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Heritage buildings vanish as Bangalore goes hi-tech

Janaki Murali


A view of the building that houses the Department of Information and Publicity.

BANGALORE, March 15

AS Bangalore turns hi-tech, the old and quaint buildings of the Raj era are being razed to the ground one by one to give way to swanky glass and chrome structures to keep with its image of being a city of the new millennium.

Victoria Hotel, one of the landmarks of the city is gone, so has the Bangalore Press. Among the latest structures to join the demolition list are the erstwhile offices of the State Information Department. A landmark on Infantry Road, the information department buildings will be replaced by a new six-storey building at tacost of Rs 6. 5 crore.

Mr D.V. Guruprasad, Information Director, told Business Line, that the new building would house the various departments of the information division, which are right now scattered all over the city. It will have a conference hall to accommodate 250 people.. "Till now we were holding all press conferences at the Vidhana Soudha, now we can hold them here,'' he added.

Demolition work on the 80-year-old building is expected to begin any day now and the Public Works Department will oversee the construction of the new six-storey structure.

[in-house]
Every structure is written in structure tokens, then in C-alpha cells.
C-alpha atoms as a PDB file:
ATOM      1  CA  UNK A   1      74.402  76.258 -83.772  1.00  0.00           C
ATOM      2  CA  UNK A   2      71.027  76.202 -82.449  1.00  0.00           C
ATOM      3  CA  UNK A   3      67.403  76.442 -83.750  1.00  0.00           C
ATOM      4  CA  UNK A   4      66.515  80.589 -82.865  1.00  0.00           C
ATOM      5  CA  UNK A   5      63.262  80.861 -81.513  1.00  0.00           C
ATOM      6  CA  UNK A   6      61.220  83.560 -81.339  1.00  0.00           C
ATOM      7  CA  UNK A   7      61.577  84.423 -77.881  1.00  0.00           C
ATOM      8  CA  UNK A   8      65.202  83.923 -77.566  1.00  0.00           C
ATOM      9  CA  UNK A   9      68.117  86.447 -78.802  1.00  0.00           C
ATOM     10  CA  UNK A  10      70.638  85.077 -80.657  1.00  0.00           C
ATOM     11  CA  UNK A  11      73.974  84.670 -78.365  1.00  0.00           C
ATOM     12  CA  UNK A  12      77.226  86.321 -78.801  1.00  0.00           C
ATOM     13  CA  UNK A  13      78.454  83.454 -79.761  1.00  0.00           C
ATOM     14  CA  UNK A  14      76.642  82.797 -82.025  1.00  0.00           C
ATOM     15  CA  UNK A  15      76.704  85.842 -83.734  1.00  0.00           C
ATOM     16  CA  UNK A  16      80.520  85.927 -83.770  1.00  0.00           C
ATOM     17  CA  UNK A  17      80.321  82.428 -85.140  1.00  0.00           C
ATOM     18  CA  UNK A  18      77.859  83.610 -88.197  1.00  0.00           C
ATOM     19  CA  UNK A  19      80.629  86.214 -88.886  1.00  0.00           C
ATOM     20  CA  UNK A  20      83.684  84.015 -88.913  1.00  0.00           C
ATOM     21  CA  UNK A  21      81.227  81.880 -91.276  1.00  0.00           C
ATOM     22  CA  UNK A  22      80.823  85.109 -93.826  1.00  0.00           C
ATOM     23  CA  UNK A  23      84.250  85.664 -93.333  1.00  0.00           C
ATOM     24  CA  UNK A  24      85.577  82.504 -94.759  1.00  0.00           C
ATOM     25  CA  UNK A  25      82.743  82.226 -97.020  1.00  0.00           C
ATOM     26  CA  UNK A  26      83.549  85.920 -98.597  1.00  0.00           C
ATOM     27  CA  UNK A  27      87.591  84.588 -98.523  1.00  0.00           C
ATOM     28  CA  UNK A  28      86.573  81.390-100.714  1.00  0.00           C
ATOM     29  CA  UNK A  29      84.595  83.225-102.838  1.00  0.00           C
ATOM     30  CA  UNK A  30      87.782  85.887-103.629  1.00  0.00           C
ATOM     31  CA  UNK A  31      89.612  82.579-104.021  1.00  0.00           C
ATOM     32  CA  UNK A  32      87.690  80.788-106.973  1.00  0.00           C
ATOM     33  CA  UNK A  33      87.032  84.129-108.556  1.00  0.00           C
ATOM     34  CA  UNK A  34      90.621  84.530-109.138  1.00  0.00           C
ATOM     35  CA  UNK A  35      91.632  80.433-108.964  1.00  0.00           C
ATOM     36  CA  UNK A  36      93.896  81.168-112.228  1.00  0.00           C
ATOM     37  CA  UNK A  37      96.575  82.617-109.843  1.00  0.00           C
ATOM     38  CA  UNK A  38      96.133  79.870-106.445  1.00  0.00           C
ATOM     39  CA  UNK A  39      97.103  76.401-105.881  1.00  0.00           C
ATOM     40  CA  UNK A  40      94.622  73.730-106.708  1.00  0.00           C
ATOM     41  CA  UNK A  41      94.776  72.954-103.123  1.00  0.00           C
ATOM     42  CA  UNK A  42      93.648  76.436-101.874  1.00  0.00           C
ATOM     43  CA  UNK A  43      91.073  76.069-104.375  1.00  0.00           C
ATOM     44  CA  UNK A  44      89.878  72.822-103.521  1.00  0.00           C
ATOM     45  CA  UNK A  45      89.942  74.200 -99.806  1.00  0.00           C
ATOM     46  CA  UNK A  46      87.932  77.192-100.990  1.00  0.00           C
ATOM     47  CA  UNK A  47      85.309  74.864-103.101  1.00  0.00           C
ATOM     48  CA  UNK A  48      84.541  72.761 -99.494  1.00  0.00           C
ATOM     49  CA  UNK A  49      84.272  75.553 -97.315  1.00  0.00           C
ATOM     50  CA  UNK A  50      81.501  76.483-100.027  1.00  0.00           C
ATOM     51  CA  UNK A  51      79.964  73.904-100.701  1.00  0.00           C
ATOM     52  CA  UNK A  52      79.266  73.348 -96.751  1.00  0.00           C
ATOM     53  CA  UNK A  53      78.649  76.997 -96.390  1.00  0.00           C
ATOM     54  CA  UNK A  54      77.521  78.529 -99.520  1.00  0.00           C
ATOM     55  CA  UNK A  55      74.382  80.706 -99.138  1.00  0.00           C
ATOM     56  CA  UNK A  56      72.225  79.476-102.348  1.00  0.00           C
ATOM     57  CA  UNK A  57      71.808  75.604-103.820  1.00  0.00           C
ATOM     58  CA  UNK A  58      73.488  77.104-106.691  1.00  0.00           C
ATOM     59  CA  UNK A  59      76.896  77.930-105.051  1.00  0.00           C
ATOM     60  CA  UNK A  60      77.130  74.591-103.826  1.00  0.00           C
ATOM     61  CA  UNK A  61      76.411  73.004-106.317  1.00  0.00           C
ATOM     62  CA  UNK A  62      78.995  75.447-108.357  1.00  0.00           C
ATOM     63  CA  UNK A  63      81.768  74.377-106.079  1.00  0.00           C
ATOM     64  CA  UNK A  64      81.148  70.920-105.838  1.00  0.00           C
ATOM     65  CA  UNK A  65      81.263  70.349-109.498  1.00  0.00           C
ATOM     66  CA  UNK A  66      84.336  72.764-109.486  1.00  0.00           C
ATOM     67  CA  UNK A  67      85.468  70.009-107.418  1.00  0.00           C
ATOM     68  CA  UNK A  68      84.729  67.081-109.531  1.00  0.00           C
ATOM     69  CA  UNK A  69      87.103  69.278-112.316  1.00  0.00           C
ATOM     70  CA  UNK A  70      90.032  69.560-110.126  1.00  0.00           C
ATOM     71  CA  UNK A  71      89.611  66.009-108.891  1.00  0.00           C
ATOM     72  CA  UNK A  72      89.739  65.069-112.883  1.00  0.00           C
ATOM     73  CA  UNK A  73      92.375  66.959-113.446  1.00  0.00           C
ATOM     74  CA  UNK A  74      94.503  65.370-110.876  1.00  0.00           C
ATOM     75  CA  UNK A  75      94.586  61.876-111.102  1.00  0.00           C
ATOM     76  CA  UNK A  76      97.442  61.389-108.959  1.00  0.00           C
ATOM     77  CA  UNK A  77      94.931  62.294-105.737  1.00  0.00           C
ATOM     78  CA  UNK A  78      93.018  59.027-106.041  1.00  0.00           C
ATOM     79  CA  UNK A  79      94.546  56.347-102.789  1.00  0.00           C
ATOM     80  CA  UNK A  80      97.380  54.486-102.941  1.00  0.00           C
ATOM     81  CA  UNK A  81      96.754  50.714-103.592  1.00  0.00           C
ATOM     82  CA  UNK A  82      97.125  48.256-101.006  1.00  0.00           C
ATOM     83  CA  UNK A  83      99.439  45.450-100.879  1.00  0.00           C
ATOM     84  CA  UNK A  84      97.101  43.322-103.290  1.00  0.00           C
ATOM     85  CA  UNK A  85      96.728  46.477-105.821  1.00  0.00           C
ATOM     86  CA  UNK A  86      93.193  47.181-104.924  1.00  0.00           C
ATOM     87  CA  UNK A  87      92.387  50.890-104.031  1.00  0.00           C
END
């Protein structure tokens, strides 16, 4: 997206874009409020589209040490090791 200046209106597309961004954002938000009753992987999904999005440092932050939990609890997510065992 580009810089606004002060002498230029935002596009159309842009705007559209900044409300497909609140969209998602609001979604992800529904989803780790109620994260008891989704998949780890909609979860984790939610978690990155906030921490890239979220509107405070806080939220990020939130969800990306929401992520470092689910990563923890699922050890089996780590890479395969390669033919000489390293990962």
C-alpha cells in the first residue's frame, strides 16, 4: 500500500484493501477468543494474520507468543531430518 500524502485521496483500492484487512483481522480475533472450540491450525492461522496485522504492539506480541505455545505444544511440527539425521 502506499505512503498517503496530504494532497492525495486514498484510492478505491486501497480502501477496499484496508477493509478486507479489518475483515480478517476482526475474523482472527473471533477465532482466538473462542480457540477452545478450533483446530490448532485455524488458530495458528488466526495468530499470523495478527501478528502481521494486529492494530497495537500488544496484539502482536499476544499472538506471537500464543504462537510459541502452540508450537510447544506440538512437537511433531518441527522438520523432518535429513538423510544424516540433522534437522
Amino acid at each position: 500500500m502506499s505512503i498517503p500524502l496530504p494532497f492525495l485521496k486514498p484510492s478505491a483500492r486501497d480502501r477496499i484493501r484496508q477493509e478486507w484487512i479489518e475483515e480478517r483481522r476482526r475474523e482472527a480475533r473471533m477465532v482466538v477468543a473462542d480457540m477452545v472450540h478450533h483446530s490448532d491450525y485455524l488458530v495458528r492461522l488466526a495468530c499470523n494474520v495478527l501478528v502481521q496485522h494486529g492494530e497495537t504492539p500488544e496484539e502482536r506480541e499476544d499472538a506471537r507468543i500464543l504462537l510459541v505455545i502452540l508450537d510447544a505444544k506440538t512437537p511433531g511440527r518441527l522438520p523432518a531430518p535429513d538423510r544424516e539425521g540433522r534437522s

One of the main attractions in the campus of the erstwhile Information Department offices is an 80-year-old peepul tree. Mr Guruprasad, however, was quick to add that the peepul tree would not be pulled down to accommodate the new building.

The Information Department complex has a main bungalow. The outlying buildings were originally owned by Mohammed Hussain Sait, a businessman in Bangalore Cantonment. In 1946, this property was sold to one J.B. Dominick, and was later taken over by the Mysore Government.

These buildings were at one time the offices of the Labour Commissioner and even an employment exchange.

There were even plans to build a Karmika Bhavan here, which however has been housed elsewhere in the city.

Infantry Road itself housed the barracks of Indian foot soldiers and during World War II, Infantry Road, along with the adjacent Cubbon Road, housed foreign troops, including American soldiers, according to a heritage watcher.

Meanwhile, the Bangalore Urban Arts Commission, which was set up to oversee the preservation of heritage and historical structures, has been allowed to die a natural death, with its term not being renewed after it ended last year.

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